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Re: Subaru and spark plug life... [Re: badtlc] #4970296 01/05/19 07:12 AM
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ccs368 Offline
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For my H4 non turbo engine, I replaced the four factory OEM NGK spark plugs Subaru p/n 22401AA65A or FRP5AP-11 with the identical plugs at 125k. These NGK platinum tips are rated at 90K. The tips on two of them eroded from .043 gap to .071 gap. The factory manual recommends 60k intervals and based on my findings, I would change no later than 90k for my application the next time. The odd thing is there were no check engine lights or signs of misfiring or significant loss of mpg. I'm usually around 25mpg with mixed driving or 27mpg in the summer.

60k may not be bad advice because the tube seals also tend to harden up and let oil traces inside and could cause shorts from the ceramic insulator to the boot. Estimated time to replace plugs was about 1.5 hours or less if I rushed but you just need to have the right combination of extensions and patience to do the job.


2015 Toyota Sienna LE FWD 0w20
2003 Toyota Corolla LE 5w30

2006 Suzuki Vinson LT-F500F 10w40
2004 Harley-Davidson Fatboy FLSTF 20w50
2001 Ducati 996S 20w50
Re: Subaru and spark plug life... [Re: badtlc] #4971480 01/06/19 02:58 PM
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I think it's kind of funny that just because the factory "recommends" .xxx" plug gap that all cars are set exactly at that when they roll off the production line. I can pretty much guarantee you that the factory does the exact same thing that people that aren't overly anal on things that don't matter do... they unbox them and screw them into the engine. Done.

So you can't say "they opened up .028" over 90k" or whatever unless you were personally the one that measured them new and then when they were changed. I promise you that 50,000+ volts cares not about a couple thousandths difference.

Re: Subaru and spark plug life... [Re: SubieRubyRoo] #4972061 01/07/19 08:22 AM
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ccs368 Offline
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Originally Posted by SubieRubyRoo
I think it's kind of funny that just because the factory "recommends" .xxx" plug gap that all cars are set exactly at that when they roll off the production line. I can pretty much guarantee you that the factory does the exact same thing that people that aren't overly anal on things that don't matter do... they unbox them and screw them into the engine. Done.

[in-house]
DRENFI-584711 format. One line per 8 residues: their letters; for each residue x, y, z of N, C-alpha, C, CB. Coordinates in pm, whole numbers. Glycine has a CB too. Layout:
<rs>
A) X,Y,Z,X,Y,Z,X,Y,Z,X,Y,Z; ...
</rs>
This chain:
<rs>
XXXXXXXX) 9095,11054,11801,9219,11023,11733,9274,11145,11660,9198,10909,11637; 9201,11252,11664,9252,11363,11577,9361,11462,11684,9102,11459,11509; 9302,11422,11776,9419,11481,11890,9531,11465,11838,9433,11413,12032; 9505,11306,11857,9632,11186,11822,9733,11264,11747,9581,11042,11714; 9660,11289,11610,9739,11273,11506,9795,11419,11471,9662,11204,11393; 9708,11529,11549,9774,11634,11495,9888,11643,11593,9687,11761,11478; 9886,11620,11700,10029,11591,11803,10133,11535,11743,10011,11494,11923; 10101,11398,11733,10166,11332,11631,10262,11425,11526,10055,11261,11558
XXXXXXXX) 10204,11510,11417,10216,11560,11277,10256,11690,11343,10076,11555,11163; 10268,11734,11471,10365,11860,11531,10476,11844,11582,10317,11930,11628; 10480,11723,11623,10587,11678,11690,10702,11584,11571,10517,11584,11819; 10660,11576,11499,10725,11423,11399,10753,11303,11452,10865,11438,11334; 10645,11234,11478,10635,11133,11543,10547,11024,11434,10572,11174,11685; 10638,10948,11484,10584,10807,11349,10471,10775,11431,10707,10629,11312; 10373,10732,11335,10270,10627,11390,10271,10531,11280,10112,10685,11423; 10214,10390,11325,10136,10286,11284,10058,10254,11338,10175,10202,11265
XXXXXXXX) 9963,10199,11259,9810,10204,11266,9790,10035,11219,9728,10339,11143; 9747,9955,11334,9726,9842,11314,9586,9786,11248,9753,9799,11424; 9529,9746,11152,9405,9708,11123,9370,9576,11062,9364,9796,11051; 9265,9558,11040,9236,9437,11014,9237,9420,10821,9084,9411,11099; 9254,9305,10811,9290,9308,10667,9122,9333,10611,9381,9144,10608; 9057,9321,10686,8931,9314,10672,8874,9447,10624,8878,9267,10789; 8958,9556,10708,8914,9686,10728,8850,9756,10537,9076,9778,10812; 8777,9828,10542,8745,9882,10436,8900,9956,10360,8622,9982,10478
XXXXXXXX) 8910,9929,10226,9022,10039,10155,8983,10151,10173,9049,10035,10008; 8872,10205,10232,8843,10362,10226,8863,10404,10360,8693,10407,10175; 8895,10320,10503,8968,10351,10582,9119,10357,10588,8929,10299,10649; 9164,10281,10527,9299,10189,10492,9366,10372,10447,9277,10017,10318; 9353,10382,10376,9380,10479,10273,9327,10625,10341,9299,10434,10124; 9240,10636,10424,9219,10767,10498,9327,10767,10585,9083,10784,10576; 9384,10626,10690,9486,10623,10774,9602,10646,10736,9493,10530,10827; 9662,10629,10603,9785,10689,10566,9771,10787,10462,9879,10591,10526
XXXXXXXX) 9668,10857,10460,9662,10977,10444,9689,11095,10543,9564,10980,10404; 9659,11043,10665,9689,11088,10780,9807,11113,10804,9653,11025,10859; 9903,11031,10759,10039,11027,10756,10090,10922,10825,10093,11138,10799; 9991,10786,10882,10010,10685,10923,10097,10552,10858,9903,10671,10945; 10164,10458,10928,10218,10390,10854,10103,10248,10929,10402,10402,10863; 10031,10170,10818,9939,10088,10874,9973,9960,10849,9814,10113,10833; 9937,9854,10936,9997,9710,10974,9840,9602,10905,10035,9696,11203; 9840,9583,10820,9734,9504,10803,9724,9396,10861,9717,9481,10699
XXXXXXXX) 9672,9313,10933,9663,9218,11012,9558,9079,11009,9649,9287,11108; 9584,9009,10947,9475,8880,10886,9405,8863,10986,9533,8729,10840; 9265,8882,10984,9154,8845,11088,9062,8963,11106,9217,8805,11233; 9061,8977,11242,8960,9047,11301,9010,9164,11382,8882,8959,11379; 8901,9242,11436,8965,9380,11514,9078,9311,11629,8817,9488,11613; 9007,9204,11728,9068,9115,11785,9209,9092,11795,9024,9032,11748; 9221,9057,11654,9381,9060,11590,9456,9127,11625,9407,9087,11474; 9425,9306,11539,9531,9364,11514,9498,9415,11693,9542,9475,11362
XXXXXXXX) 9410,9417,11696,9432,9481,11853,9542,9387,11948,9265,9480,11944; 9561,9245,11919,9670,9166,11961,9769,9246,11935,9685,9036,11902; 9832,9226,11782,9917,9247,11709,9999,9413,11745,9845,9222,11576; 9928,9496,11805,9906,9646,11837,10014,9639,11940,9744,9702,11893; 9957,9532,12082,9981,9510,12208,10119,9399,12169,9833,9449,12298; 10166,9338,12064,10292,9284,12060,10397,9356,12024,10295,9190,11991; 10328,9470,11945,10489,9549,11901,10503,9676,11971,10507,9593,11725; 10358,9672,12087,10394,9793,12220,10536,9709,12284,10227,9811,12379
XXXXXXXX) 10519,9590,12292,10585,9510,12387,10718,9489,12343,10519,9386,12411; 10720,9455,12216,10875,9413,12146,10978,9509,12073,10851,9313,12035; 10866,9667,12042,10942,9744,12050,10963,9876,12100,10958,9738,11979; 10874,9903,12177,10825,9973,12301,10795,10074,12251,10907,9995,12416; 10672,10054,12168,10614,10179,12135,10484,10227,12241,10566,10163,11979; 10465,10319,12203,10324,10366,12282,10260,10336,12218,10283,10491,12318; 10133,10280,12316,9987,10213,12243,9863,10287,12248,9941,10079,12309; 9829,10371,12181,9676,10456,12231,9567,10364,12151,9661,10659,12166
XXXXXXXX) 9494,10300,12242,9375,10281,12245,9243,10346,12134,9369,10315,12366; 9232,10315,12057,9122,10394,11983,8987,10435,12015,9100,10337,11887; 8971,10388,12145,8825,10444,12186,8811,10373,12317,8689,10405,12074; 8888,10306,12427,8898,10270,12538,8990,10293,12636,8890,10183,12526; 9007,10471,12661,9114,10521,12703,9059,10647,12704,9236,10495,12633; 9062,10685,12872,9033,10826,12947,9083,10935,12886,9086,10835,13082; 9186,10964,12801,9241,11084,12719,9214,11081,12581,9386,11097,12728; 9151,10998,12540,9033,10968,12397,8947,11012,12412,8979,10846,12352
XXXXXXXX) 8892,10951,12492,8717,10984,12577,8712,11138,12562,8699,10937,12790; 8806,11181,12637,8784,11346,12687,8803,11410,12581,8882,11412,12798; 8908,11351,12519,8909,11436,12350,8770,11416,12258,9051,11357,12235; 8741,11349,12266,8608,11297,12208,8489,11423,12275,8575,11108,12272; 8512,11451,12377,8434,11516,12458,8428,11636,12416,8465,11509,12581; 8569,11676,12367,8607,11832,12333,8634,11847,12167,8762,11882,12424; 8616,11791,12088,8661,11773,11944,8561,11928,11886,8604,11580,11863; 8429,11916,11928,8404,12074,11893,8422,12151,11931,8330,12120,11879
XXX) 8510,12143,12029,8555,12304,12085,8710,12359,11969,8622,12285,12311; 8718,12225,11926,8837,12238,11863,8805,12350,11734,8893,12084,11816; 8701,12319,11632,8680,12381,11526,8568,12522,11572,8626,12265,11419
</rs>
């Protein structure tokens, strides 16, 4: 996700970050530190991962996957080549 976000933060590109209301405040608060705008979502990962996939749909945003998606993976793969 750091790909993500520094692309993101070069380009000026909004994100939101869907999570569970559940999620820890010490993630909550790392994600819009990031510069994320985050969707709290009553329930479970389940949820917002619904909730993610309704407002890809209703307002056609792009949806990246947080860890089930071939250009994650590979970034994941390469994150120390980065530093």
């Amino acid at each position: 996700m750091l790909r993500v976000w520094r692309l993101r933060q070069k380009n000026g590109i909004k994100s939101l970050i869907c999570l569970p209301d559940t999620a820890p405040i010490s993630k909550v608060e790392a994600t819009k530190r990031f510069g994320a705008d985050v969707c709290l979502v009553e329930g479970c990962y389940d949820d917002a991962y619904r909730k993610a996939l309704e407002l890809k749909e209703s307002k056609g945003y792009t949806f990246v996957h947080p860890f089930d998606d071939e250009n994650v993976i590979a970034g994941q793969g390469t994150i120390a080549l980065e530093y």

So you can't say "they opened up .028" over 90k" or whatever unless you were personally the one that measured them new and then when they were changed. I promise you that 50,000+ volts cares not about a couple thousandths difference.


I can say they opened up to .028 for the worst one while the other were .052, .045., and .070. The fine wire style center electrode under visual inspection had two where the shape was an eroded blob. The other two still had reminisce of the step down tip shape. With the four brand new ones that were purchased and well within .041 +/-.002, I have confidence that the factory ones also were at that permissible recommended range.

I cannot decide how other people install their plugs but I will continue to measure mine and compare to specs and for the hundreds that I have measured, all were within vehicle recommended specs out of the box. The extra 5 seconds it takes gives me a measurable data point of what went into my engine.


2015 Toyota Sienna LE FWD 0w20
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Re: Subaru and spark plug life... [Re: badtlc] #4972361 01/07/19 02:10 PM
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CCS, you're likely the exception, and why I made the point. Only a few measure before they put them in; I don't know for certain that the vehicle manufacturer does but at the speeds of production it doesn't make sense that they would. As long as you have a sharp edge on the tip and the ground strap, and enough voltage to jump the gap, there should not be any really noticeable difference in performance.

Re: Subaru and spark plug life... [Re: SubieRubyRoo] #4972519 01/07/19 06:01 PM
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ccs368 Offline